The Chrysler building, a stable in many cinematic shots of New York City. In the context of the 1920s boom, the positive investing environment encouraged ambitious projects such as this one promoted by the man who gave the name of the building, Walter Chrysler. The structure was planned to be higher than the Woolworth Tower, with an initial standing at 282m tall. Chrysler, the 3rd larger car manufacturer in the US at the time saw the construction of the building as a way to reach further build trust in the company. However, Walter was not the only one that had the cash to spare and ambitions of standing at the top of the highest building in the world. Shortly after the announcement of the project for the Chrysler Building, the Manhattan Company announced their plans to build a skyscraper, that would have 71 stories and break down the record for the highest standing structure. In just 11 months, the construction workers managed to finalize construction of 40th Wall Street, and the official opening was scheduled in April 1930. It seemed that the Chrysler project was unredeemable and that their goal failed.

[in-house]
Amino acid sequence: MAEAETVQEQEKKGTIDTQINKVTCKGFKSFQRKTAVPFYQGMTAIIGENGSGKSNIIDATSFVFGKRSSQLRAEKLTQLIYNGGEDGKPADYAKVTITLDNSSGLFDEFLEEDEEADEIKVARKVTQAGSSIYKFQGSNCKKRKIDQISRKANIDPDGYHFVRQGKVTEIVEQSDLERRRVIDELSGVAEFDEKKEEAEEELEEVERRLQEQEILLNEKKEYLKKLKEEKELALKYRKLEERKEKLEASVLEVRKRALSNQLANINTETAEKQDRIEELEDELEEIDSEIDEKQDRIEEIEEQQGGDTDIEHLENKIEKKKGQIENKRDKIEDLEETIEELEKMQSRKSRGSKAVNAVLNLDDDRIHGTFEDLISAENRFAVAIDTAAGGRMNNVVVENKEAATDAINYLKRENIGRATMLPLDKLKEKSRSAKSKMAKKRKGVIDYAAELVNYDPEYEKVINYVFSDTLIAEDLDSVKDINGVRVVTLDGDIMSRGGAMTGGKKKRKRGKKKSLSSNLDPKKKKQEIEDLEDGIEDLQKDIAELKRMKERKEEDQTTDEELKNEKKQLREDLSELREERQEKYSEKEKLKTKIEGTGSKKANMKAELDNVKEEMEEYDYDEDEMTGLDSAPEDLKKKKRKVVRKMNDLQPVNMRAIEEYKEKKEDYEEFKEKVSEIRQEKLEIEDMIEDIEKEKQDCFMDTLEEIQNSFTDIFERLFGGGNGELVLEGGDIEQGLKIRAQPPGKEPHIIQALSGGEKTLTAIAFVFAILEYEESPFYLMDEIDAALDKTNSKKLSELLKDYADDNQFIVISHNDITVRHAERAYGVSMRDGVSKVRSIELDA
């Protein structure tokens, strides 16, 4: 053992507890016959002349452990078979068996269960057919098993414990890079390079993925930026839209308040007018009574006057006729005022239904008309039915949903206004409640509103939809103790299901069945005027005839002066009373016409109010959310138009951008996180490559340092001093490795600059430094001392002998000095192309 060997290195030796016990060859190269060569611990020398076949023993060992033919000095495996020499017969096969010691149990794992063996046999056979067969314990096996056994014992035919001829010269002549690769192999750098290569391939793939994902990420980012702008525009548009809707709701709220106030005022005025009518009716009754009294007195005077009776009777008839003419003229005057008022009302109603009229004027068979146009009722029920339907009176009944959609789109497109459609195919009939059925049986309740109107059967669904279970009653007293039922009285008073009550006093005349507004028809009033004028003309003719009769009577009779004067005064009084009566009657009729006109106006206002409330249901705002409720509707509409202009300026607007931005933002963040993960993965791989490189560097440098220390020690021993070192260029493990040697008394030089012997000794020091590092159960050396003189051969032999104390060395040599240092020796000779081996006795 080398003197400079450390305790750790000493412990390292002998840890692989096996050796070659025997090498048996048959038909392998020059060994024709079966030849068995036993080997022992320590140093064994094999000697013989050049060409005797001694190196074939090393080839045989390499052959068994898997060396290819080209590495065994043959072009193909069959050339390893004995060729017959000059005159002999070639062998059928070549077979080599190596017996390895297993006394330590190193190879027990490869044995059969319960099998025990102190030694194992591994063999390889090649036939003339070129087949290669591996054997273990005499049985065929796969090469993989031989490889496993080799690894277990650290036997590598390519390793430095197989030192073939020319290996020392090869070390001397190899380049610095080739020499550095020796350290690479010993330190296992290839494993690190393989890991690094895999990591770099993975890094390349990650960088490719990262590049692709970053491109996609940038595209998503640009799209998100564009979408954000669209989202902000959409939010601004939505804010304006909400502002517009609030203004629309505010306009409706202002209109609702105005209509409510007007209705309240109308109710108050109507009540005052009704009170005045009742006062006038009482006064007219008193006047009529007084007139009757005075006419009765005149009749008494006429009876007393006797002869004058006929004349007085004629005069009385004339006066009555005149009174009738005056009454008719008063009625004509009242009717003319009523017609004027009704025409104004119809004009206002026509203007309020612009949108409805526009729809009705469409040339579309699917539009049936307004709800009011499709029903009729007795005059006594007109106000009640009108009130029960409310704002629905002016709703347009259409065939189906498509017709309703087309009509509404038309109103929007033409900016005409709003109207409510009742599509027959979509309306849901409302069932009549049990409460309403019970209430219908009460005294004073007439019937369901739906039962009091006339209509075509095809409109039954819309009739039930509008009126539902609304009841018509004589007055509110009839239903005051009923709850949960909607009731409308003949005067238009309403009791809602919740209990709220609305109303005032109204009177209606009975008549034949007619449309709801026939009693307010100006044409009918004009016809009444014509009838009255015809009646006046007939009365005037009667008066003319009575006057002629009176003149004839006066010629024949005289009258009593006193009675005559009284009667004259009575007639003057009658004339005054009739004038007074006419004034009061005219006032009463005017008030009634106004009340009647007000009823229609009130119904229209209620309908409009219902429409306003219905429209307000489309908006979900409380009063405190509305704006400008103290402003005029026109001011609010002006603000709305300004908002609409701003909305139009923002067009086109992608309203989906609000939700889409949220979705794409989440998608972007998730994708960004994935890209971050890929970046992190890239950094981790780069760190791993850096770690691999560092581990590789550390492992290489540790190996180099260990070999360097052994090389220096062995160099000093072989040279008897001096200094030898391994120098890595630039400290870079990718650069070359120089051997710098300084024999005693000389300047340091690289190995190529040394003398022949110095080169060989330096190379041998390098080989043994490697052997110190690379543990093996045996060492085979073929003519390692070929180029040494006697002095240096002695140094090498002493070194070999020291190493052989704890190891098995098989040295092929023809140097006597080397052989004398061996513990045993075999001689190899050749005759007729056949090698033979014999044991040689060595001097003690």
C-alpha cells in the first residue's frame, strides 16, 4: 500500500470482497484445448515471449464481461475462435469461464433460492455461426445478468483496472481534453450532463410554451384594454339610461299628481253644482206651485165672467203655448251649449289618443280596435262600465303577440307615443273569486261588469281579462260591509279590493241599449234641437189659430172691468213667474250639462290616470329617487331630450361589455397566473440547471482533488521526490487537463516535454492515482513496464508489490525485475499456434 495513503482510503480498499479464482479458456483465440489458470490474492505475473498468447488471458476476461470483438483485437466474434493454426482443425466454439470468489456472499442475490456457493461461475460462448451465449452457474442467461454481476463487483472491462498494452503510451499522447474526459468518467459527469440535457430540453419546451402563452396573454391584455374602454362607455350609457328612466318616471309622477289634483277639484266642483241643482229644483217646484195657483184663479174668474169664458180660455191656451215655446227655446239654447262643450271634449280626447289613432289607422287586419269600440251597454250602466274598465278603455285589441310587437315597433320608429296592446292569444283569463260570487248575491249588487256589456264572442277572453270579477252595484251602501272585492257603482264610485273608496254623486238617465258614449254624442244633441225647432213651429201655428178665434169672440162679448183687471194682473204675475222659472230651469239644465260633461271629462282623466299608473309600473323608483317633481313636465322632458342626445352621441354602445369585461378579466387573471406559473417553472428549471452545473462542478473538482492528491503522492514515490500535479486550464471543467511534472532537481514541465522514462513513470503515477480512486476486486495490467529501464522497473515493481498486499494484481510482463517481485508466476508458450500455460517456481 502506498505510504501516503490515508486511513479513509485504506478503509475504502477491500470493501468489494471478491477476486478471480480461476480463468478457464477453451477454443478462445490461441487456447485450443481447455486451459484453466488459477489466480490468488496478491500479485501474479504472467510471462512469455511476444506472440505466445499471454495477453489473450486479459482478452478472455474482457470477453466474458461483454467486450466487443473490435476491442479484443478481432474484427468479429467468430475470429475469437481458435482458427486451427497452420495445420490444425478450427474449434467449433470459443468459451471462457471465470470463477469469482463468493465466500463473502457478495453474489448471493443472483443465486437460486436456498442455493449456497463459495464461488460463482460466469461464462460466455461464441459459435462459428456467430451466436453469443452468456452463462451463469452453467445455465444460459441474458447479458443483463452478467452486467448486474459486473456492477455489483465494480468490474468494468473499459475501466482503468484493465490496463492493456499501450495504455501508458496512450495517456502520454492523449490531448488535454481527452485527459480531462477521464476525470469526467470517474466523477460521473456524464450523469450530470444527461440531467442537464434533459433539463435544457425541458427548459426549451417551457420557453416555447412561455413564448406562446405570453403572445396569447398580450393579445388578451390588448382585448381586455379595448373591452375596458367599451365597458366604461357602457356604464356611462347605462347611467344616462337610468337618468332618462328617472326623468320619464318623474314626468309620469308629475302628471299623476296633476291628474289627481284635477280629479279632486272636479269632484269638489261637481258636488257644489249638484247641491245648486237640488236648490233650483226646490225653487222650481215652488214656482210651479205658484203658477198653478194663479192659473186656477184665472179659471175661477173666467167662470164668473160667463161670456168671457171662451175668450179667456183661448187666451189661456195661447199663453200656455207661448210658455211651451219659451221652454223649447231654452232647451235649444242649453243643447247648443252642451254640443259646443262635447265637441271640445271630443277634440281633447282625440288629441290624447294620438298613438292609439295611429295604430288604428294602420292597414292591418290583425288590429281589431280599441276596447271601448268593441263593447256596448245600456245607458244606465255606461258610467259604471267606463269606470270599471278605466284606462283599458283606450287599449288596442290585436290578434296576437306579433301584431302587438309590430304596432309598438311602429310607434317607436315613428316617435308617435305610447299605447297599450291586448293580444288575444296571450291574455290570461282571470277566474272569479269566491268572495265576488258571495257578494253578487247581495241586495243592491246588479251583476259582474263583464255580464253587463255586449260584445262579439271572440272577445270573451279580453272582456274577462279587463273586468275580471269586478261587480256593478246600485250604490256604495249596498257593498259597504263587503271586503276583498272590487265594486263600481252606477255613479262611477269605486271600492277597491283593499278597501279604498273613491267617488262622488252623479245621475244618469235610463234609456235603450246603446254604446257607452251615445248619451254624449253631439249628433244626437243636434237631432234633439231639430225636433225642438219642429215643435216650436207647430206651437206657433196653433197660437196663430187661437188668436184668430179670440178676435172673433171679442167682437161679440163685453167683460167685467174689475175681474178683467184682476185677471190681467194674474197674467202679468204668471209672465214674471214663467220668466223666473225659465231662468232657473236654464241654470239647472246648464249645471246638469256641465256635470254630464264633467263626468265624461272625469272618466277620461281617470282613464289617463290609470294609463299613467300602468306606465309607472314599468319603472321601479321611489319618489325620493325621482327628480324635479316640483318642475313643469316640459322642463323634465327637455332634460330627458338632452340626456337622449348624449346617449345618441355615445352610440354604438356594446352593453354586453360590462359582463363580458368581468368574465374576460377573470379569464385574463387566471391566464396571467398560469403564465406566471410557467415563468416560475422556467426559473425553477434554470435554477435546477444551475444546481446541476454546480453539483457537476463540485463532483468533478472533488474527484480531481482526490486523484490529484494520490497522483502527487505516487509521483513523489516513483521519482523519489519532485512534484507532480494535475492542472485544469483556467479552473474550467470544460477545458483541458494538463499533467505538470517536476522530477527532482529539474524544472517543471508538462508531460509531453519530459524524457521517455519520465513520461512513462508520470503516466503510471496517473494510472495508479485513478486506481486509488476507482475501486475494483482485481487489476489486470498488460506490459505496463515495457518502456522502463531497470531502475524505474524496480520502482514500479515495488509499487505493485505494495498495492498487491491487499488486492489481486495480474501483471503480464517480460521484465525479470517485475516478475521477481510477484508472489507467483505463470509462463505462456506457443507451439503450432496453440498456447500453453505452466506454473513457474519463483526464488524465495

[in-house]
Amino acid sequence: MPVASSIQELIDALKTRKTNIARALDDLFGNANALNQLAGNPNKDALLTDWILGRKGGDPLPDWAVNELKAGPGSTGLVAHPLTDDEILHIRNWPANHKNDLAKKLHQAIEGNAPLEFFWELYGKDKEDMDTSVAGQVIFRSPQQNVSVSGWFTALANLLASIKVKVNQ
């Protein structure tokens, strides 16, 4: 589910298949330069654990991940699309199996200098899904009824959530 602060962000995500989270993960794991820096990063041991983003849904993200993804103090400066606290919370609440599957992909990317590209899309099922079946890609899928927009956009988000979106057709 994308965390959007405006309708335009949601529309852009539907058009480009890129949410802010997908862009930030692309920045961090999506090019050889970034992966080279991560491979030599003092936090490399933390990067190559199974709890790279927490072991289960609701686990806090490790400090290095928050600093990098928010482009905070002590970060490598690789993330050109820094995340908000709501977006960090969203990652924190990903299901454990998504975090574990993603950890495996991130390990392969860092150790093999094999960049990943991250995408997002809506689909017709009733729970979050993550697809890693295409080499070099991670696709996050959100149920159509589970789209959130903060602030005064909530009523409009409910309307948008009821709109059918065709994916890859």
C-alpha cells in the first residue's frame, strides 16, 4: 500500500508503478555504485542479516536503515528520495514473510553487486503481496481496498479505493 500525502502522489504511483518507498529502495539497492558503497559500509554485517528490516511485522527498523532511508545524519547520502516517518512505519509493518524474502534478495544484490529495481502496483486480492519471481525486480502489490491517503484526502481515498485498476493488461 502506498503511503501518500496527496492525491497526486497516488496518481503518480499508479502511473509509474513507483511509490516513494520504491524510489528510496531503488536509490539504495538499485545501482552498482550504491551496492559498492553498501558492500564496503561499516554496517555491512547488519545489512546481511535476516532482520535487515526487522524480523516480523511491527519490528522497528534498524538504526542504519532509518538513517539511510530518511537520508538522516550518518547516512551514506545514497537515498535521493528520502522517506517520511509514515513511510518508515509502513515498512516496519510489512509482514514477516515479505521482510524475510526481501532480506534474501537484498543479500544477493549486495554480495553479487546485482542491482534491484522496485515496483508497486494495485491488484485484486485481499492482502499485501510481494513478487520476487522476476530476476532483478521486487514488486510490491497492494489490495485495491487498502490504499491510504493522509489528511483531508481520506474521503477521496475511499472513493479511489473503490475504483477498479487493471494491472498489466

During the dark morning of 23rd of October 1929, while despair was about to start all thought out America, Van Alen, the head architect for the Chrysler Building, alongside Walter himself, were raising a secret steel spire on top of their project. The threat from 40th Wallstreet was averted, and now standing at 319m the skyscraper became the highest structure in the world in May 1930. The boom of the 20s faded, and the beginning of the Great Depression was grim. However, this setback was not going to stop the Empire State Building.